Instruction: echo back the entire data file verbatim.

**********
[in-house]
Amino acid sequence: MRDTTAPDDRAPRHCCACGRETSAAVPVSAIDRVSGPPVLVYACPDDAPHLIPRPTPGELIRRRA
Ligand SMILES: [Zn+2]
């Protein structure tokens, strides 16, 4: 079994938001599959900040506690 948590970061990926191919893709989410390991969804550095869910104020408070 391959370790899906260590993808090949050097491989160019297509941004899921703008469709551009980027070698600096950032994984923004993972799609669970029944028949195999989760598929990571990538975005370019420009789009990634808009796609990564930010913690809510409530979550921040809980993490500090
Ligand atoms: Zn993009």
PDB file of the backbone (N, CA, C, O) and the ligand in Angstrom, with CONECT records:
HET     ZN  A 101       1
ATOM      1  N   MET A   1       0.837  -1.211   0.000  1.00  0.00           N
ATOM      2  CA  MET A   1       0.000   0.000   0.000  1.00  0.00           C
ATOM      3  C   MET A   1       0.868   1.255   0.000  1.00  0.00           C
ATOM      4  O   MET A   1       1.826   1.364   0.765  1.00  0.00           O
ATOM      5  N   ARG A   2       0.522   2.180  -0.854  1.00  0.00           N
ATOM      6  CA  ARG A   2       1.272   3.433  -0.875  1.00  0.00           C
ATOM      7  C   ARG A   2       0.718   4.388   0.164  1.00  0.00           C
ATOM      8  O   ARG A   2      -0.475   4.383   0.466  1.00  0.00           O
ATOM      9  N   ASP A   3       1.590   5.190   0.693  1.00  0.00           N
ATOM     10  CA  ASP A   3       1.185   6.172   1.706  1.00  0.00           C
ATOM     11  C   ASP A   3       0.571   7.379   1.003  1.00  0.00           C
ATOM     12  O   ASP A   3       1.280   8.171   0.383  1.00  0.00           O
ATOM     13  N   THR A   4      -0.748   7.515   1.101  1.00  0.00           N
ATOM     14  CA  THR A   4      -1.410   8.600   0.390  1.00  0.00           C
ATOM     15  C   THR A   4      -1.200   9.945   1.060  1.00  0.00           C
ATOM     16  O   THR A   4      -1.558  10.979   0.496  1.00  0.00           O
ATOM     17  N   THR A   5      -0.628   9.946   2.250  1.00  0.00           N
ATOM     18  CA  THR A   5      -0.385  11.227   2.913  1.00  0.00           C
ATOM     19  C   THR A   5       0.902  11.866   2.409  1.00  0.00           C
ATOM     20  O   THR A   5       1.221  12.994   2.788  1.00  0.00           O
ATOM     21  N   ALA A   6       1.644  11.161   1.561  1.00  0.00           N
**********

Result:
[in-house]
Amino acid sequence: MRDTTAPDDRAPRHCCACGRETSAAVPVSAIDRVSGPPVLVYACPDDAPHLIPRPTPGELIRRRA
Ligand SMILES: [Zn+2]
């Protein structure tokens, strides 16, 4: 079994938001599959900040506690 948590970061990926191919893709989410390991969804550095869910104020408070 391959370790899906260590993808090949050097491989160019297509941004899921703008469709551009980027070698600096950032994984923004993972799609669970029944028949195999989760598929990571990538975005370019420009789009990634808009796609990564930010913690809510409530979550921040809980993490500090
Ligand atoms: Zn993009």
PDB file of the backbone (N, CA, C, O) and the ligand in Angstrom, with CONECT records:
HET     ZN  A 101       1
ATOM      1  N   MET A   1       0.837  -1.211   0.000  1.00  0.00           N
ATOM      2  CA  MET A   1       0.000   0.000   0.000  1.00  0.00           C
ATOM      3  C   MET A   1       0.868   1.255   0.000  1.00  0.00           C
ATOM      4  O   MET A   1       1.826   1.364   0.765  1.00  0.00           O
ATOM      5  N   ARG A   2       0.522   2.180  -0.854  1.00  0.00           N
ATOM      6  CA  ARG A   2       1.272   3.433  -0.875  1.00  0.00           C
ATOM      7  C   ARG A   2       0.718   4.388   0.164  1.00  0.00           C
ATOM      8  O   ARG A   2      -0.475   4.383   0.466  1.00  0.00           O
ATOM      9  N   ASP A   3       1.590   5.190   0.693  1.00  0.00           N
ATOM     10  CA  ASP A   3       1.185   6.172   1.706  1.00  0.00           C
ATOM     11  C   ASP A   3       0.571   7.379   1.003  1.00  0.00           C
ATOM     12  O   ASP A   3       1.280   8.171   0.383  1.00  0.00           O
ATOM     13  N   THR A   4      -0.748   7.515   1.101  1.00  0.00           N
ATOM     14  CA  THR A   4      -1.410   8.600   0.390  1.00  0.00           C
ATOM     15  C   THR A   4      -1.200   9.945   1.060  1.00  0.00           C
ATOM     16  O   THR A   4      -1.558  10.979   0.496  1.00  0.00           O
ATOM     17  N   THR A   5      -0.628   9.946   2.250  1.00  0.00           N
ATOM     18  CA  THR A   5      -0.385  11.227   2.913  1.00  0.00           C
ATOM     19  C   THR A   5       0.902  11.866   2.409  1.00  0.00           C
ATOM     20  O   THR A   5       1.221  12.994   2.788  1.00  0.00           O
ATOM     21  N   ALA A   6       1.644  11.161   1.561  1.00  0.00           N